It is exactly midnight as I sit down to type this post. Down the hall, my love lies asleep. One of our cats is curled up beneath the bed on an old L.L. Bean backpack--her favorite nighttime hideout. The other cat is sleeping here in my study on my desk, right next to my typing fingers. He has fallen asleep like this so many times over the years that I believe he must imagine my typing to be a kind of lullaby. It is his way to interpret nearly everything I do as a sort of gift to him. And over time, I realize that I have adjusted my ways more and more until, indeed, much of what I do when I am with him is for him. I say this with a little bemusement as I admit that my cat has trained me to make his waking life a series of mini luxury holidays from the hard work that is sleeping. I also say this with love, because I understand what a gift he has given me. It comes down to a simple truth: the more love one gives the more love one has to give.
People teach me this, too, like my friend Melissa, who sent me this little bird vase the week we moved to Portland. I was grumpily unpacking the umpteenth crate of books when the UPS man arrived with a box from Melissa's beautiful online boutique Reverie-Daydream. Ever since that day, the little bird has lived on my desk with a new plume of flowers each week--sometimes daisies, sometimes tea roses, sometimes Queen Anne's lace from the roadside. When I saw gomphrena at the farmers' market the other day, I knew exactly what the bird would be wearing this week. And each time I glance at the little bird, it reminds me of Melissa. She's one of those people whose love for those around her seems to thrive and grow the more she gives.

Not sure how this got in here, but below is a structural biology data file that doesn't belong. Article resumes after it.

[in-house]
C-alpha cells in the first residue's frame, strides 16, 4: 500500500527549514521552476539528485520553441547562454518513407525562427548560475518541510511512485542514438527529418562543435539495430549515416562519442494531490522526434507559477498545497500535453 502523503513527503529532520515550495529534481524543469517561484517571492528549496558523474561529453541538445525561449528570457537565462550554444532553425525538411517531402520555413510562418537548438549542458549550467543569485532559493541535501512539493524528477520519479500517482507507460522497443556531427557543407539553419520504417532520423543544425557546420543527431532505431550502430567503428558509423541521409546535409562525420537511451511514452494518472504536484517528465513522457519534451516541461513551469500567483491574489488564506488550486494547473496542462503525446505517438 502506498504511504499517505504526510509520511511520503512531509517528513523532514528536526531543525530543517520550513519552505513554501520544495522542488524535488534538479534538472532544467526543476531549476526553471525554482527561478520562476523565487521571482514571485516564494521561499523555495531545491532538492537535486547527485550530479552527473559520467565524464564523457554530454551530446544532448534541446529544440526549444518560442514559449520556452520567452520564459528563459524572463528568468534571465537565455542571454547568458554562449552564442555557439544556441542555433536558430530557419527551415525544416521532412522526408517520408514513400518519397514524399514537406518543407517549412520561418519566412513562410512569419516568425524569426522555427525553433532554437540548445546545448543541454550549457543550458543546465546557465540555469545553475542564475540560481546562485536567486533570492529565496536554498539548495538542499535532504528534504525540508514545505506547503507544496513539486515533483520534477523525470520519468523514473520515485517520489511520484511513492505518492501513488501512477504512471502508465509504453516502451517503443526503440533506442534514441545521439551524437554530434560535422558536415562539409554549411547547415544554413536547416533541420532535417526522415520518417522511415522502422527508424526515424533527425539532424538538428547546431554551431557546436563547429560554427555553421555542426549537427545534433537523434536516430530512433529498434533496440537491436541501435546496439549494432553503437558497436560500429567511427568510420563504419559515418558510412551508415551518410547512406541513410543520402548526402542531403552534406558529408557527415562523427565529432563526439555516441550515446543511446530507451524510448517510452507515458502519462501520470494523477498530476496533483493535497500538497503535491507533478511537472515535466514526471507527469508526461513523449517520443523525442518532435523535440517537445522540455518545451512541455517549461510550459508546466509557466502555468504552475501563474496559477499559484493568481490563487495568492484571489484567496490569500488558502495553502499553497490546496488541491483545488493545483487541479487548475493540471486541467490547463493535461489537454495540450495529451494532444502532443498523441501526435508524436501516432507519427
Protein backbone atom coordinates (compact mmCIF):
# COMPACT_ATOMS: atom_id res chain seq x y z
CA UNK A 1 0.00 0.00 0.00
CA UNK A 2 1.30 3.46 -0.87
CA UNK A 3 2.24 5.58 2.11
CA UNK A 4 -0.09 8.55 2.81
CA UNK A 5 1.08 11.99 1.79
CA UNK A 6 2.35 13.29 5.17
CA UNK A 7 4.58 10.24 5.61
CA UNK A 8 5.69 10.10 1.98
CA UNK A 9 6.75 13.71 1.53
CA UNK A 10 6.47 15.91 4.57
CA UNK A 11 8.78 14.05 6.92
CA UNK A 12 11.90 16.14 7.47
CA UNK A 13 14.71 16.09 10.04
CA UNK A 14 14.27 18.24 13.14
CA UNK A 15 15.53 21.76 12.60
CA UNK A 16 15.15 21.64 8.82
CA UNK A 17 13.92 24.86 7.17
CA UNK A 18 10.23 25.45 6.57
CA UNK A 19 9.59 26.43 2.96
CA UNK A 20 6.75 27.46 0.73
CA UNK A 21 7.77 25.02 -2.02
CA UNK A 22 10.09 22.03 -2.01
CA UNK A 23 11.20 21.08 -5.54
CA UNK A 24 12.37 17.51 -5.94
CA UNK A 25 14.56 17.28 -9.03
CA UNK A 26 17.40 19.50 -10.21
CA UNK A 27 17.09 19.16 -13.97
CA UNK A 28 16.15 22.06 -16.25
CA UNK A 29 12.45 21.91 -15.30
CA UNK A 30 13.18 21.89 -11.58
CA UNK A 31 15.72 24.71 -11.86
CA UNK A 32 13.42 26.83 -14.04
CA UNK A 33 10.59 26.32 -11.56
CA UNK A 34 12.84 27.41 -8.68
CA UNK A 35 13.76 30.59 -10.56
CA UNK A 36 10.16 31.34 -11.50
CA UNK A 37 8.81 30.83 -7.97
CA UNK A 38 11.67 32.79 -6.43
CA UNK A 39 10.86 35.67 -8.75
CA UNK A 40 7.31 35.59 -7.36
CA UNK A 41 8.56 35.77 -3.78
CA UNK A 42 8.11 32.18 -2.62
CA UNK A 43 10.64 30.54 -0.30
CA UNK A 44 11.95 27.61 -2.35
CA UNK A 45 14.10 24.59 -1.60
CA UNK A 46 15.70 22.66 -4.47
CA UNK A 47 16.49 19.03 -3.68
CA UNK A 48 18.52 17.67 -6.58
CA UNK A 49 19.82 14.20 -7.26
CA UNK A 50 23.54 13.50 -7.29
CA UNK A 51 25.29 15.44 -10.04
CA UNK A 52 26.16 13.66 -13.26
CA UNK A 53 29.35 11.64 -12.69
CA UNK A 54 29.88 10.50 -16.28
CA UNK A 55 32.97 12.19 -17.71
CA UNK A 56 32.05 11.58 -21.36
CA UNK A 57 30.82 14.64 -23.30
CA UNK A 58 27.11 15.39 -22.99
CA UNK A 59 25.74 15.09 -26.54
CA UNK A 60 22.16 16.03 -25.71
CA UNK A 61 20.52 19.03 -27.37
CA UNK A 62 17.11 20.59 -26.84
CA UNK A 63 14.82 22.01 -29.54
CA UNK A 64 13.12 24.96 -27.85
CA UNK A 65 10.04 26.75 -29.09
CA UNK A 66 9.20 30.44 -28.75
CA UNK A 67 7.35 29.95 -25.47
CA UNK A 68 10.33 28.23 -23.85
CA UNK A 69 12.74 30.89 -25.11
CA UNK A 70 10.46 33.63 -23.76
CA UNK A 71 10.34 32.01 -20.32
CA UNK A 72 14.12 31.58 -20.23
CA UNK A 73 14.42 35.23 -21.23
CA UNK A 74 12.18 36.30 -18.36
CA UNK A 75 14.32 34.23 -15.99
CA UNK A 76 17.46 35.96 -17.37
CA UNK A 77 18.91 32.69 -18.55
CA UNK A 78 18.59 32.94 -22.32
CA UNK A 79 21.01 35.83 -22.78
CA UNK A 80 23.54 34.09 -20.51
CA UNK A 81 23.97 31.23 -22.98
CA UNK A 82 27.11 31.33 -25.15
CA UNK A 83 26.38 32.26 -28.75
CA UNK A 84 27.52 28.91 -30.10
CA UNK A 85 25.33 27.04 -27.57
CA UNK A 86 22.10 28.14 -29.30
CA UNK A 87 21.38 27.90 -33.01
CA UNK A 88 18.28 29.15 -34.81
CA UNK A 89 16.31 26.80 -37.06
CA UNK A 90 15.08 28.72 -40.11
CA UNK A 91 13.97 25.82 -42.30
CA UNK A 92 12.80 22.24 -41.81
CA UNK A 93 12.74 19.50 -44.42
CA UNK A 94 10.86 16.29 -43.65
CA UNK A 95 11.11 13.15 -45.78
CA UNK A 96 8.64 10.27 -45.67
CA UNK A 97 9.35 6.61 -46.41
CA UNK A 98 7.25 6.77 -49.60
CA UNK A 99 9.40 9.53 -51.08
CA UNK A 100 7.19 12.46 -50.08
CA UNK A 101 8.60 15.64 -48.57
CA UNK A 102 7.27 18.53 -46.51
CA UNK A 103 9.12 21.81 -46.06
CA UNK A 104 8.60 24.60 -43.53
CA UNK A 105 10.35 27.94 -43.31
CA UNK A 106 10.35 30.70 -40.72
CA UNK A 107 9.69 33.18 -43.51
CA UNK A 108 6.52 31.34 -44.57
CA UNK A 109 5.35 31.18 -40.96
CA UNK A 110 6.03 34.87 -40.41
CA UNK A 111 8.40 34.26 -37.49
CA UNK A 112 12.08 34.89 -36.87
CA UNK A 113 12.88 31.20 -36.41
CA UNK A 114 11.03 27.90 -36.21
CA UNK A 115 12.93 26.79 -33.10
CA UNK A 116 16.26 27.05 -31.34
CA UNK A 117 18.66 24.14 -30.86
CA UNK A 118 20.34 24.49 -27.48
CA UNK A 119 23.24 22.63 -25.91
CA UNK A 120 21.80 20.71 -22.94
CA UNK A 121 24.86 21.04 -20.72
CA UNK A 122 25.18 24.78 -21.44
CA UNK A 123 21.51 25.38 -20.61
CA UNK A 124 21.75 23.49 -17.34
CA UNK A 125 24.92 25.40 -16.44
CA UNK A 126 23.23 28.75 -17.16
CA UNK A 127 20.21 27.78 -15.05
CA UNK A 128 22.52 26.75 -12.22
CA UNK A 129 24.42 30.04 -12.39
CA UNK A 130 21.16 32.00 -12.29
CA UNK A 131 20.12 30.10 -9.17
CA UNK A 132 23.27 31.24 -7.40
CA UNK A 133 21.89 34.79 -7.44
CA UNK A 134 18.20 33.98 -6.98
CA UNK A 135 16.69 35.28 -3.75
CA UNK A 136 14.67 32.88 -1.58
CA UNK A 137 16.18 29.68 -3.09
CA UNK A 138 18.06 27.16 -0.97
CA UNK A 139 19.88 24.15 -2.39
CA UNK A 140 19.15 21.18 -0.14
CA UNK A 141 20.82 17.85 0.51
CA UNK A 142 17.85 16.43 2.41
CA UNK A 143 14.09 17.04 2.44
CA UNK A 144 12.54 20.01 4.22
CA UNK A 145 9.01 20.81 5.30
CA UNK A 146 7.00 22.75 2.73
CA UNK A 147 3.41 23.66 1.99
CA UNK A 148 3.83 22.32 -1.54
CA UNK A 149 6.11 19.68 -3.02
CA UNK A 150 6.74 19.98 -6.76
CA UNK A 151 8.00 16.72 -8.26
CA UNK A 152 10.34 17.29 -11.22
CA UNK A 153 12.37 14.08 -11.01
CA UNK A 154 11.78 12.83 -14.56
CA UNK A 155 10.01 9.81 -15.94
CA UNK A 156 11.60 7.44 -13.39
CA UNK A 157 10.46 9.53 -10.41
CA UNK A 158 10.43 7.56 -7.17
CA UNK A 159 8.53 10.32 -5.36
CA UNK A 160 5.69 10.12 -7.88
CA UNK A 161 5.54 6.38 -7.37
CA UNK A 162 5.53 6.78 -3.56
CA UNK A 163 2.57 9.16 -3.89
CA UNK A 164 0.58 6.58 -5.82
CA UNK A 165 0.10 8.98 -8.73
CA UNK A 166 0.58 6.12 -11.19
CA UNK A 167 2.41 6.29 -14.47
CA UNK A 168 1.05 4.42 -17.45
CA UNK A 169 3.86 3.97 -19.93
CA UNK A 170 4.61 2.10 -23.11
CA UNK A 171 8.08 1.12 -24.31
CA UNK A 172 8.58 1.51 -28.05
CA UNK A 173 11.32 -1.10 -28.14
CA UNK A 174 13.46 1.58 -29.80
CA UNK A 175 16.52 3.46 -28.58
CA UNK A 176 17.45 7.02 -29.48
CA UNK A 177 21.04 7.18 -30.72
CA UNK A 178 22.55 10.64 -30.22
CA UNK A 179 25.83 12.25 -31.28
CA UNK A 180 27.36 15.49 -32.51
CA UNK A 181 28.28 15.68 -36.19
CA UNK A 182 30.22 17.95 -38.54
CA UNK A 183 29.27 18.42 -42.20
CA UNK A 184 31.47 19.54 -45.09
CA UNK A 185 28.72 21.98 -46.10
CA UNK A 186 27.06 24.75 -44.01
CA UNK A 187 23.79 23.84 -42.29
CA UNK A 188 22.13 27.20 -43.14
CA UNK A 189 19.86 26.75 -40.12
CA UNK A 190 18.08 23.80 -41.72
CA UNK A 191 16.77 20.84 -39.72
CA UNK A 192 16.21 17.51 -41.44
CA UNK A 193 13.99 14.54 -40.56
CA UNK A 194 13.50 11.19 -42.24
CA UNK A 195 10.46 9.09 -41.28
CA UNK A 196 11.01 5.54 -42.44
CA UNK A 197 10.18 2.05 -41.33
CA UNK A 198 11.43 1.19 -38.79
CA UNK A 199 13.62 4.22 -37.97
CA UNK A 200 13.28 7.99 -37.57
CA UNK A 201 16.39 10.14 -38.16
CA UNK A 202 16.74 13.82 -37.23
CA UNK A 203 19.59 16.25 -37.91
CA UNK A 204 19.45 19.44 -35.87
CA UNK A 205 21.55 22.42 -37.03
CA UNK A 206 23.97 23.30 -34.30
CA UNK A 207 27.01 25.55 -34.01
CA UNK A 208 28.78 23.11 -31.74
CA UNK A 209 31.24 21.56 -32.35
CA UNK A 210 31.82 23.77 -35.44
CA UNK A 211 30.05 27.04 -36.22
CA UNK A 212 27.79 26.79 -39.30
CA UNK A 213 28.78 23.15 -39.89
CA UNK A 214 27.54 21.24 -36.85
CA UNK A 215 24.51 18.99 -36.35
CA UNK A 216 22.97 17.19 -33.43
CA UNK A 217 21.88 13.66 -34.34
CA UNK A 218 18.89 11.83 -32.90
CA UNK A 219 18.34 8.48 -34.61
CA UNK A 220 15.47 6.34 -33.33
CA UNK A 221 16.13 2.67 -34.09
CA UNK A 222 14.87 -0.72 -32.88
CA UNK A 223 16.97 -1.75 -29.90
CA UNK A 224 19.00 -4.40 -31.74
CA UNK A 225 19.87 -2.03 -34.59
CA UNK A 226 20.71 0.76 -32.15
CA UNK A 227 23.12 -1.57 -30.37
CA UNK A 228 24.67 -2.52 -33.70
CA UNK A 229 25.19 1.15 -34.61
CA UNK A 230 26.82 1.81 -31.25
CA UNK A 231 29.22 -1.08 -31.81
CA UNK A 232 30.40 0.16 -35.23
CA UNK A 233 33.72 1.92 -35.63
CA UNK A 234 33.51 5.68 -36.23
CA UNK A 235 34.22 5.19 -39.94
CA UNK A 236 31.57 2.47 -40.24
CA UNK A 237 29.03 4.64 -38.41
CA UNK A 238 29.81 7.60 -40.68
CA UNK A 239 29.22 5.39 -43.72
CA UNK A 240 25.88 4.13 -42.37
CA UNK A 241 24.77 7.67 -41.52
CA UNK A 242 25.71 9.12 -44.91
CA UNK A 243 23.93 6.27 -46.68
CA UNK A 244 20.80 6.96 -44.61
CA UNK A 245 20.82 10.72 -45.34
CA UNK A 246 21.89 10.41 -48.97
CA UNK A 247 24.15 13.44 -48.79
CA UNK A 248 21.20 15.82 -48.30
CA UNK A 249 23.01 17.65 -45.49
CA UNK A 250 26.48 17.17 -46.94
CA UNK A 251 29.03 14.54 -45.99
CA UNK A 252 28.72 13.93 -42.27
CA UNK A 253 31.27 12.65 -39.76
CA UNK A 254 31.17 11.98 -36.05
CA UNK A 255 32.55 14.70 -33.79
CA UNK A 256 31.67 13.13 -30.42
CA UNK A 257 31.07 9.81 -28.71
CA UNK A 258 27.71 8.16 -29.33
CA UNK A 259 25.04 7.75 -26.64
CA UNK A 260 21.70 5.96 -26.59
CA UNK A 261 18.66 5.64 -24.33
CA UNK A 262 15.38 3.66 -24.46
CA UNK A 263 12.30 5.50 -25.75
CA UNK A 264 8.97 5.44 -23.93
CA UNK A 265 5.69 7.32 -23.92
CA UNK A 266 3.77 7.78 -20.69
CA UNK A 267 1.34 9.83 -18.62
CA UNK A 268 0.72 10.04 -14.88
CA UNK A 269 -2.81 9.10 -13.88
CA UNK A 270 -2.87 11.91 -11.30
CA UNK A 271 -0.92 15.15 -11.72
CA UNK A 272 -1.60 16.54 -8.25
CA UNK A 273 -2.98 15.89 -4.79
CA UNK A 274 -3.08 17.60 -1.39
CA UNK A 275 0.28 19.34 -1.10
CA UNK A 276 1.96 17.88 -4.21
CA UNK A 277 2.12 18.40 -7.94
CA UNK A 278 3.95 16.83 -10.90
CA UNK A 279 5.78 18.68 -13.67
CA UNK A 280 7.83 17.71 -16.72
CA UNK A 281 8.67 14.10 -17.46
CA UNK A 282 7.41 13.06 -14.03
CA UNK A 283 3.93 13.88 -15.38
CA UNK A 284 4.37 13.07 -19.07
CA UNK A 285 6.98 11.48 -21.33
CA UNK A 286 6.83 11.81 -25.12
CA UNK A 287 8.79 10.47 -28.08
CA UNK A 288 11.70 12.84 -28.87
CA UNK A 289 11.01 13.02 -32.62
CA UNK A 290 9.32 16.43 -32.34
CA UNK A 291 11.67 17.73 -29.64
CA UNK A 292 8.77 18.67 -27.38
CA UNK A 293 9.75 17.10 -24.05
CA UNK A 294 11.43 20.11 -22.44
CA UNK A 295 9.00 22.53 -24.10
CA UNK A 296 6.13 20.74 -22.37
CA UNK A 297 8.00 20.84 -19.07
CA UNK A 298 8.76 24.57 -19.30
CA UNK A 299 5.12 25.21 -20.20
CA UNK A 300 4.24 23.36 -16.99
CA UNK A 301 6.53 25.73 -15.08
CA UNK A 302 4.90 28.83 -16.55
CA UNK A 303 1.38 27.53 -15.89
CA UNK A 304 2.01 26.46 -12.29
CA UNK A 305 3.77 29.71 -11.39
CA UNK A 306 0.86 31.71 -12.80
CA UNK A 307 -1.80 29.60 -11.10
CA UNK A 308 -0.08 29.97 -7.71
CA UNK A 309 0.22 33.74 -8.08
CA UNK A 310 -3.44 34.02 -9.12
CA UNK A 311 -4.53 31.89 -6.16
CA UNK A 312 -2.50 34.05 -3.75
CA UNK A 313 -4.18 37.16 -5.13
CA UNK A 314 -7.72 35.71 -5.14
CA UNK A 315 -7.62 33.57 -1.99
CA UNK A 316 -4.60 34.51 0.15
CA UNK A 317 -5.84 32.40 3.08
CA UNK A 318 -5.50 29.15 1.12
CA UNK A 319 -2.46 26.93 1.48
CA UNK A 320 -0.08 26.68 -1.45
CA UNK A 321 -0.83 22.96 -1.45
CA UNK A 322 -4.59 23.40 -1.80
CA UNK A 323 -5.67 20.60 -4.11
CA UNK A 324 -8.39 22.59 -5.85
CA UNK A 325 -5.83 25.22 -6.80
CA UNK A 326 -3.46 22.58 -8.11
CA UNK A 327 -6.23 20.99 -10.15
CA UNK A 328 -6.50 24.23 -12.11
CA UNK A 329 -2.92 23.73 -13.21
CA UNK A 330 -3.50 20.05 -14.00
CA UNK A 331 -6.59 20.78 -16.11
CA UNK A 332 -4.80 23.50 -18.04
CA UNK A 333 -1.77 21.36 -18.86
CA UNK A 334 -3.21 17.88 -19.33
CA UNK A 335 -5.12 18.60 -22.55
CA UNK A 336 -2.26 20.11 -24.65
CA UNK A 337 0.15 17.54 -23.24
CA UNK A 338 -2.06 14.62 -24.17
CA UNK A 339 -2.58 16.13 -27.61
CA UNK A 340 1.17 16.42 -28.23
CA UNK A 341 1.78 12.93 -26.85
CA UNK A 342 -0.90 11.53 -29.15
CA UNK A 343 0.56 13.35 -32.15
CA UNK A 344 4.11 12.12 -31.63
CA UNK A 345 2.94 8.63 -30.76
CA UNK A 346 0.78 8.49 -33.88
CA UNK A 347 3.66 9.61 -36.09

I mentioned the gift my cat has given me by expecting me to love him. Mostly love comes easily, but there are times when I don't feel much love at all for anyone, most especially myself. It is in those times when I discover what I am capable of. What I mean is that it is a joy to show love when one feels loving. I am trying, too, to show love when I feel far from loving. Call it behavior modification, call it crazy, but I find that it works. I'm reminded of my friend Aeleen's smile meditation in which she suggests that we smile when we feel least like smiling. I'm also reminded of what Annie Dillard says in The Writing Life: "How we spend our days is, of course, how we spend our lives."
As I type my cat to sleep tonight, I can measure my life in the soft click of the keys and in his even breaths, and I count myself most truly blessed.